Web 3.0?

John Hagel writes:

What Phil really seems to be talking about is the migration into the enterprise space of many of the technologies that are shaping Web 2.0 in the consumer arena. As Phil suggests, this is part of the broader consumerization of IT. This is an important development and it is only in its earliest stages.

One significant barrier delaying deployment of these technologies is the cultural gap separating many of the early pioneers of Web 2.0 initiatives and enterprise CIOs. The pioneers of Web 2.0 generally view large enterprises as dinosaurs. Enterprise CIOs, if they are even aware of developments associated with Web 2.0, tend to dismiss them as marginal novelties with little relevance for real business.


Rob Greenlee writes: “The bottom line for me is that mobile Internet connected cell phones are today able to extend our ability to communicate with each other and that Mobilcasting can be a great way to stay up to date with friends who may be experimenting with making Podcasts. The number of people and companies making audio Podcasts is growing fast and thus the listeners to Podcasts are also growing fast. I am a firm believer that podcasters listen to Podcasts and maybe the largest group of Podcast listeners. I think the growth in Podcasting is more about creation and personal connection.”

TECH TALK: The Best of Tech Talk 2005: SMEEMs, India and Entrepreneurs

A common theme this year has been the rise of service-based computing. I wrote about The Coming Age of ASPs in May:

Small- and Medium-sized Enterprises in Emerging Markets (SMEEMs) have a twin focus for their business: how do they grow, and how do they ensure that they manage this growth efficiently. Business growth comes from getting new customers and retaining existing customers (and upselling to them). One of the key ways to bring in efficiency in operations comes from automation. Smaller companies are more focused on generating newer business opportunities since they have a greater control on costs. Mid-sized companies need to more focused on ensuring business efficiency they already have business coming in, and that needs to be managed better. So, the basic mantra for SMEEMs can probably be summed up as: automation for growth.

Technology can play a role in helping SMEEMs achieve both the objectives. Business growth can be enhanced via the use of the Web through a website, email newsletters, use of CRM (customer-relationship management) software, and search-engine marketing. Automation can be achieved by streamlining the flow of information across the value chain to complement the flow of products and services, and money. What the right use of information technology can do is to ensure that the right information is available to the right set of people at the right time so that decisions can be made appropriately. In essence, what IT can do is to enable SMEEMs to become event-drive, real-time enterprises.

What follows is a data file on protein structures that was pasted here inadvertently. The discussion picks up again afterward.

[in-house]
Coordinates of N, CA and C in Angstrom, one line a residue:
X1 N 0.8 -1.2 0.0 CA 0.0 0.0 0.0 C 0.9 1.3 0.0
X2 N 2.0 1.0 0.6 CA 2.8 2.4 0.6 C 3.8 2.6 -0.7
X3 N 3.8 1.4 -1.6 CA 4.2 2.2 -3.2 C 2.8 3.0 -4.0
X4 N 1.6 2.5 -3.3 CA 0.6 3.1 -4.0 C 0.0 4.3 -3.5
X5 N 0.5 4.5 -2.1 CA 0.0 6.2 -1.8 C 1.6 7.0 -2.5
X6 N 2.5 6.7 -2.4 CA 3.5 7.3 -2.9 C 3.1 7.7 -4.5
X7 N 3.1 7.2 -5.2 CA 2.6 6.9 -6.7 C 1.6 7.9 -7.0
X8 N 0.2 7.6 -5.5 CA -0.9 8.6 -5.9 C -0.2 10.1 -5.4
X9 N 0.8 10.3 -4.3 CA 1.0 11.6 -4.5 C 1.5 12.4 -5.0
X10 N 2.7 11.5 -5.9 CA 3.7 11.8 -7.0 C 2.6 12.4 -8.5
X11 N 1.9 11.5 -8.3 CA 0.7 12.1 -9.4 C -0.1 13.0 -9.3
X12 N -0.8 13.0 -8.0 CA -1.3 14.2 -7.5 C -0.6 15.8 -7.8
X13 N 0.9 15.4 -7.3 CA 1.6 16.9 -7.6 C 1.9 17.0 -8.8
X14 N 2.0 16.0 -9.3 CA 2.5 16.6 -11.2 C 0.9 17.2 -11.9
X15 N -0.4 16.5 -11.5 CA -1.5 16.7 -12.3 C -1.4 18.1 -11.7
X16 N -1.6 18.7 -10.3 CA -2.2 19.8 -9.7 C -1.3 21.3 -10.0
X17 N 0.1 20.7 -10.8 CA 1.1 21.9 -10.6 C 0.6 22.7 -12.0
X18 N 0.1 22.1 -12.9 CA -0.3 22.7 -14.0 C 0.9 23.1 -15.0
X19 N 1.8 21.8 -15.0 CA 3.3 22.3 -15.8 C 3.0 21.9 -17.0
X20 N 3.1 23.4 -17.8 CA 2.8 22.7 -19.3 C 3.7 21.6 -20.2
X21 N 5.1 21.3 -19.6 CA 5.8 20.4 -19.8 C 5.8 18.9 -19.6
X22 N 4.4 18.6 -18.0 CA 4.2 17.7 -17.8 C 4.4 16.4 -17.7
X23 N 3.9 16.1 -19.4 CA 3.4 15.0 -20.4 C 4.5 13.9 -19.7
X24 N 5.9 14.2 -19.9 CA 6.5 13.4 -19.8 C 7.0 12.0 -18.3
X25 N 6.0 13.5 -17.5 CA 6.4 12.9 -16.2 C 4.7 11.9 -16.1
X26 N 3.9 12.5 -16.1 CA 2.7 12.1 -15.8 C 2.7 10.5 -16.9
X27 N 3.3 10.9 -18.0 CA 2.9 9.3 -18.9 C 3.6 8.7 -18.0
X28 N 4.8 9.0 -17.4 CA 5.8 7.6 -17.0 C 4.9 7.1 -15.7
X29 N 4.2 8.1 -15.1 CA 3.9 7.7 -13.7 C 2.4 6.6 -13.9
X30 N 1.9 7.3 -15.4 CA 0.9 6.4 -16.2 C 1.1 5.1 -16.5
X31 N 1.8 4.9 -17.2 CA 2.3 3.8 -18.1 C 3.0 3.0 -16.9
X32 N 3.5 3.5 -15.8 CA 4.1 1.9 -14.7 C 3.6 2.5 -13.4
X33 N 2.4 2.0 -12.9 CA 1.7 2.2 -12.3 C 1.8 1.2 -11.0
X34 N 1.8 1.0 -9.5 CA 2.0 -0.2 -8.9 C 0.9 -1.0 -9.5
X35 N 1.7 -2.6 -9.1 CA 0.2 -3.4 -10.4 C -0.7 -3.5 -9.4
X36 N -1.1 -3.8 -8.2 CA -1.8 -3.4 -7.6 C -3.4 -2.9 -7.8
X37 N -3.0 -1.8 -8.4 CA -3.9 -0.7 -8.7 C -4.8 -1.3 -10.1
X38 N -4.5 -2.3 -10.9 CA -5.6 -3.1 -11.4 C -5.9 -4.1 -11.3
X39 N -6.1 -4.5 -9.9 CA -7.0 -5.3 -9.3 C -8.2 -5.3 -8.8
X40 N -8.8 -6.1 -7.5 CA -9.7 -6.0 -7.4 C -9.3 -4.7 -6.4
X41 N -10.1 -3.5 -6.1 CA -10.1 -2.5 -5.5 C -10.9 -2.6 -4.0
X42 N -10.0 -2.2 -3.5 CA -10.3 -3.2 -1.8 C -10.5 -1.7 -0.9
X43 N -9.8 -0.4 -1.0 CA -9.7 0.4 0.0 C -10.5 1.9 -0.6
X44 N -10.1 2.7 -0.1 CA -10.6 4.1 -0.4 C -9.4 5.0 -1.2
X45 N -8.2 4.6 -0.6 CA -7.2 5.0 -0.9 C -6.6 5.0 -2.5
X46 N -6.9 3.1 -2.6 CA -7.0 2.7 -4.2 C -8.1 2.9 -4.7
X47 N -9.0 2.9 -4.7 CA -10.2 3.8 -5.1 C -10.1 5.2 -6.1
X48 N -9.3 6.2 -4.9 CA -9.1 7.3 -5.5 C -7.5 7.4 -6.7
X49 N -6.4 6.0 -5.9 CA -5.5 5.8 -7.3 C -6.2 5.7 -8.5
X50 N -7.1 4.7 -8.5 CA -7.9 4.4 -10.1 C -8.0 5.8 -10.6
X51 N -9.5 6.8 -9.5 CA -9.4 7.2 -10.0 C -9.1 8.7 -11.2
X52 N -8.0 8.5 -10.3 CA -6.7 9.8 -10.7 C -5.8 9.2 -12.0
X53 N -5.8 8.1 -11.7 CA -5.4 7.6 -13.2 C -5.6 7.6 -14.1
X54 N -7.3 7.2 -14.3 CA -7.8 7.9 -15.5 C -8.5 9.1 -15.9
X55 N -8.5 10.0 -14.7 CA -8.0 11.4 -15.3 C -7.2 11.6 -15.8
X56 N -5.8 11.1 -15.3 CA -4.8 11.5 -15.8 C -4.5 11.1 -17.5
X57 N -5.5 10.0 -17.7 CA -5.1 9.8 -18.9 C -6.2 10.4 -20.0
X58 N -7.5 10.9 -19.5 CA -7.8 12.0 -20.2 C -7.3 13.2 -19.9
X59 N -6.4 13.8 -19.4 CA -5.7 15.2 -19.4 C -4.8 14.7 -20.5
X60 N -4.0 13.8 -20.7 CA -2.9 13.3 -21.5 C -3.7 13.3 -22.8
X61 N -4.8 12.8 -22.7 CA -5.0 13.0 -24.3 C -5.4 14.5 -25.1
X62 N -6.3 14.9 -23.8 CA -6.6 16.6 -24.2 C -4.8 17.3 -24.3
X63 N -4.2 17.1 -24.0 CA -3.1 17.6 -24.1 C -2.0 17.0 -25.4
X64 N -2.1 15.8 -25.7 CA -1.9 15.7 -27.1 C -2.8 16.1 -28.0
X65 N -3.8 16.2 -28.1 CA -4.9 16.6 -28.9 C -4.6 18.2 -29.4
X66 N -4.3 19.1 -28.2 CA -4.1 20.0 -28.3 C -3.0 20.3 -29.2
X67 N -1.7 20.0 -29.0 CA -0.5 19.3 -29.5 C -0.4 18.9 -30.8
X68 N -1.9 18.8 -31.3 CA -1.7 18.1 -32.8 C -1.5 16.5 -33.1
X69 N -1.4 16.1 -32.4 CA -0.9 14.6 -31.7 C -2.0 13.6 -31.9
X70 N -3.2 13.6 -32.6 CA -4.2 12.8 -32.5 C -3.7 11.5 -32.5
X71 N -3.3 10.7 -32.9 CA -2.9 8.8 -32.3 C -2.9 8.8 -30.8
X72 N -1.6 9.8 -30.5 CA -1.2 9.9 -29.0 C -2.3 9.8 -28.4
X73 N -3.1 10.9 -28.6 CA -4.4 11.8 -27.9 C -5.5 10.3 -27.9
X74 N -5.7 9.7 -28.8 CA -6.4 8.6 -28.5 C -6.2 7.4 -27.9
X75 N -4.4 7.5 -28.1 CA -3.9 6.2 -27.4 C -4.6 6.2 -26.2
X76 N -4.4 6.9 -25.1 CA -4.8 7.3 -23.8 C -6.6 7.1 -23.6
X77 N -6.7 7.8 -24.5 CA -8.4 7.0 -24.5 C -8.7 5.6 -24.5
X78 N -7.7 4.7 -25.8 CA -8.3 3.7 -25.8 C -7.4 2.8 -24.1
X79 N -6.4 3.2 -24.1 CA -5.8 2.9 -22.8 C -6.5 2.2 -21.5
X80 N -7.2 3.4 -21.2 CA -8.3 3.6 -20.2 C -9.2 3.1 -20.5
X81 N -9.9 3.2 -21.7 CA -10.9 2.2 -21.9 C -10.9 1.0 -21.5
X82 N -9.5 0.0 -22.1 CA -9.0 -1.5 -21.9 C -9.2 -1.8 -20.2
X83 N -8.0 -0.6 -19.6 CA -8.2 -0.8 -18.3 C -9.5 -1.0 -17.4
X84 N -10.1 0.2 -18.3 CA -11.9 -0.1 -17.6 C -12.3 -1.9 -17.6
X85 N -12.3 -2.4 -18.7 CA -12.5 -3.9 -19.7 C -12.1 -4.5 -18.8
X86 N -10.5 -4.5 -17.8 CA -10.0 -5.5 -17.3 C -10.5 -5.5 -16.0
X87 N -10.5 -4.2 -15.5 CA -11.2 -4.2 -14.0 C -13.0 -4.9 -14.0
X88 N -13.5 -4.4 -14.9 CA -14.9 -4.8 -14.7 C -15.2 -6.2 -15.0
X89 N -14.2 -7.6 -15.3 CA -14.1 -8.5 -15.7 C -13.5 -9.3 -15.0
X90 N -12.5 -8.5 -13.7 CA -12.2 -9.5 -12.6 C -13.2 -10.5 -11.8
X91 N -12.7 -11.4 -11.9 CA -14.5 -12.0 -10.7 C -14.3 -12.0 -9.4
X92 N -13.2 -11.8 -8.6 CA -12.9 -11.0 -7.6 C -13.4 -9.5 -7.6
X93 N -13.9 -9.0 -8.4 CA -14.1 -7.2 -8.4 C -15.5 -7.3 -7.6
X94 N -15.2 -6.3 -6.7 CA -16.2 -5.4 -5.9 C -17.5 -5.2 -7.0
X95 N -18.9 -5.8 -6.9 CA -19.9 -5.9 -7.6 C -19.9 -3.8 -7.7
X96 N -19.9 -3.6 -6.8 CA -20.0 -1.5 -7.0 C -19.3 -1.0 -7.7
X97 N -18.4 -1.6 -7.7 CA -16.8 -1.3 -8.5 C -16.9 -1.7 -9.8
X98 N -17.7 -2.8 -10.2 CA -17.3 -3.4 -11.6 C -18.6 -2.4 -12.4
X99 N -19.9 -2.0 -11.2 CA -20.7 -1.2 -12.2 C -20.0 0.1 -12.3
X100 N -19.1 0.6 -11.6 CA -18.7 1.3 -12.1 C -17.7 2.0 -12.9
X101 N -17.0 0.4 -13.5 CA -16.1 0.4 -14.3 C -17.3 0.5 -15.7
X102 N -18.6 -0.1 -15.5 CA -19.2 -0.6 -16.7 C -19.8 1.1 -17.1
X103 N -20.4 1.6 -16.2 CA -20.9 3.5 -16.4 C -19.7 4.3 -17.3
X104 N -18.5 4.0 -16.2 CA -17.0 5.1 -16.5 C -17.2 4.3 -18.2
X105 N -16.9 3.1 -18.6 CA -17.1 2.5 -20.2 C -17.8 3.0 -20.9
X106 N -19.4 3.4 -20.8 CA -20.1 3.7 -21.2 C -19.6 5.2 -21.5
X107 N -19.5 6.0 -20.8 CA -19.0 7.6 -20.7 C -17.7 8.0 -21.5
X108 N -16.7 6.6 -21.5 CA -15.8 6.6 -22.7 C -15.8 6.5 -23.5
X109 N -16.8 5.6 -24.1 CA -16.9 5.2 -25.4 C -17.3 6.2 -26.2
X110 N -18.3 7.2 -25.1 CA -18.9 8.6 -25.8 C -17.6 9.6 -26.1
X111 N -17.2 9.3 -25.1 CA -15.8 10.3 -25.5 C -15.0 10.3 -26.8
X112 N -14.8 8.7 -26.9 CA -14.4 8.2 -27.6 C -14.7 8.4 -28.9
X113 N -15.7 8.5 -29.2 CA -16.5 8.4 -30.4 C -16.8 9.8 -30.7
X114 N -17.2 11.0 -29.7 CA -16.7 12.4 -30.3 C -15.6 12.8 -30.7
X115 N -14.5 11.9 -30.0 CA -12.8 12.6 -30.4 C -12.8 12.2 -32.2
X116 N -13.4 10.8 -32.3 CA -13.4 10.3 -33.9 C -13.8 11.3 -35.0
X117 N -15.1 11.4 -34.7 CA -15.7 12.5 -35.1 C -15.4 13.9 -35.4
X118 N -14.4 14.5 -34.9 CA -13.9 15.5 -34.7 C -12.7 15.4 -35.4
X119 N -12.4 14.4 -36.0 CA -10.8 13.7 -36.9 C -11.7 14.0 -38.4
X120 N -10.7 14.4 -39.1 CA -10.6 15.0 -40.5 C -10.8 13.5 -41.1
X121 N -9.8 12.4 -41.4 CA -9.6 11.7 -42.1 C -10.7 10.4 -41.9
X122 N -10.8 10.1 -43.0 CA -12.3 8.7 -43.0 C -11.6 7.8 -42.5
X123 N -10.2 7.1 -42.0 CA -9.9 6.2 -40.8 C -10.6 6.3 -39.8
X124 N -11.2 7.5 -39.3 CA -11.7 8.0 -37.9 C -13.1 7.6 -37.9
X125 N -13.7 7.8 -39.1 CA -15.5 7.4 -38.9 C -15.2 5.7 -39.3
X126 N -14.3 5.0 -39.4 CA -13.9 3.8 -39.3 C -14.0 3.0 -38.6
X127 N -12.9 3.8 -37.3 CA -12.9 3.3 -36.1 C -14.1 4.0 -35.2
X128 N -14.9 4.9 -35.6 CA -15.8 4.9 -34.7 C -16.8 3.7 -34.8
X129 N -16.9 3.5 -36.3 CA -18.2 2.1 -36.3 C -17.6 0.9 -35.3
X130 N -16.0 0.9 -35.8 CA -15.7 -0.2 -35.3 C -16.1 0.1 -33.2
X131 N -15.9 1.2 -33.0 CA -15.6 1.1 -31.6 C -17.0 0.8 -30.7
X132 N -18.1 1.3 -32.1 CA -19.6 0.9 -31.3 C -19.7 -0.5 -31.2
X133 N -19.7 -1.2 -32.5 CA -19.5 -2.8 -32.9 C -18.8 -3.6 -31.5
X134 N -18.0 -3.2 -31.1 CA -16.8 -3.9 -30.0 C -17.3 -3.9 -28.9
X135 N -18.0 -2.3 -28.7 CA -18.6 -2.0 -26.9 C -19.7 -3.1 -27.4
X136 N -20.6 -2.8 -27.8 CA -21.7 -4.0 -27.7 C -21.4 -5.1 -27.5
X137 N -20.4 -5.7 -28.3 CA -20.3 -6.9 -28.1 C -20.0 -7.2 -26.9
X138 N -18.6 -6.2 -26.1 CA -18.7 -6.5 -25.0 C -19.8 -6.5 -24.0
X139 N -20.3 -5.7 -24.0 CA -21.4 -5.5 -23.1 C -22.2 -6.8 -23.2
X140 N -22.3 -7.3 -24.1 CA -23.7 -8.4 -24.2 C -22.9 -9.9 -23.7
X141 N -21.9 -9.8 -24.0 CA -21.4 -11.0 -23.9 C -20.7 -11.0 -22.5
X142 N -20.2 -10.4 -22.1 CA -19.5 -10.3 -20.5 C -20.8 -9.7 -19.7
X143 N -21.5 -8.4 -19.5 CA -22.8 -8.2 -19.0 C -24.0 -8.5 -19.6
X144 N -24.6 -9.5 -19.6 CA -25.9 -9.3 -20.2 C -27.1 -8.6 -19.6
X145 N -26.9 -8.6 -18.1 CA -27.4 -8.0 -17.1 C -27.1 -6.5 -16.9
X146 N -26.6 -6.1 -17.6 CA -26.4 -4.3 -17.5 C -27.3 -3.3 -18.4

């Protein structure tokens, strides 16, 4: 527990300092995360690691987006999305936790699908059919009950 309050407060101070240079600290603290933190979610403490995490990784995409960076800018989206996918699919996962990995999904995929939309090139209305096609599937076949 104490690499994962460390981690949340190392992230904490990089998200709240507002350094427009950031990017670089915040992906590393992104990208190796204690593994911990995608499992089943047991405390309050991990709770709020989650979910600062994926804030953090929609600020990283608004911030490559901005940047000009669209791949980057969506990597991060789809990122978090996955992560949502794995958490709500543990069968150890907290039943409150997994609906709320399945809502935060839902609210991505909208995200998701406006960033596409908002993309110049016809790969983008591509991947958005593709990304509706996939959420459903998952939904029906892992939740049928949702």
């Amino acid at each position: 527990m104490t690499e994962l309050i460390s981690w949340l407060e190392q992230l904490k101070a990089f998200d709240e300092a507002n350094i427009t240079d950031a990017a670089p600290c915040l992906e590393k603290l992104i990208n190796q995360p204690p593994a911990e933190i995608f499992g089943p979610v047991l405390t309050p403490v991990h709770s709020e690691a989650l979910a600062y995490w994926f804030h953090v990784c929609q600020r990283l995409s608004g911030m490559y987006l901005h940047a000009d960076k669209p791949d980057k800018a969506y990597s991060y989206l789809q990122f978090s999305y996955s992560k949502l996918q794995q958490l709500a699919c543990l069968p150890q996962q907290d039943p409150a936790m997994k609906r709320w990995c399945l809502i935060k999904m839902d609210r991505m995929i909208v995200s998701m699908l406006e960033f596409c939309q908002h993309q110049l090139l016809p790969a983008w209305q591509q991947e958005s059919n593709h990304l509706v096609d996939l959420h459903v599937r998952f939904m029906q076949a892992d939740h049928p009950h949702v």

India is never far away from my thoughts. How can we build a better India? I wrote in a September Tech Talk on the same theme:

In India, we now have 60 million mobile phone users. By end of 2006, this number will have reached close to 100 million. This will mean that one in 10 Indians will have the power of two-way communication using a device they always carry with them. This is one of the fundamental building blocks for bringing about the citizen participation in ensuring a better India.

The second building block is the aggregate of software tools like blogs and wikis which enable people to write and share with others. While these are for the most part Web-based, it will be increasingly possible to read their content on mobiles and even write from the phone itself. Mobile phones equipped with cameras can be used to take pictures. Posting to photo-blogs like Flickr and using syndication technologies like RSS helps keep people abreast of whats happening. An SMS can be sent to people whenever there is an update on specific sites or an opinion is needed.

Taken together, these technologies will help citizens collaborate much more easily. That is a step towards co-ordinating action. What is now needed is for government documents and decisions to be made publicly available. Some of this is already happening. But if citizens can be made active participants in the debate, they can help shape their own future.

I built on the India Empowered theme in an October Tech Talk: India Empowered is thus Indians Enlightened so that they can combine Insight and Experience with Inspiration and Emergence resulting in Incomes Enhanced. India Empowered is a land where Irrational Exuberance Is Encouraged!

To build the New India, we need more entrepreneurs. India, because of its backwardness and limited legacy, offers a great first market for bringing this new infrastructure to life. India has to be the first market, but then we have to also extend these solutions to other emerging marketsI believe that the next Google-like company can emerge out of India or China. I hope we can make it happen from India. And with the wealth generation out of that we can get down to the business of nurturing more entrepreneurs in India and also playing an important role in helping India develop. Indias politicians have, for the most part, failed us. Indias entrepreneurs cannot afford to.

Tomorrow: Abhishek

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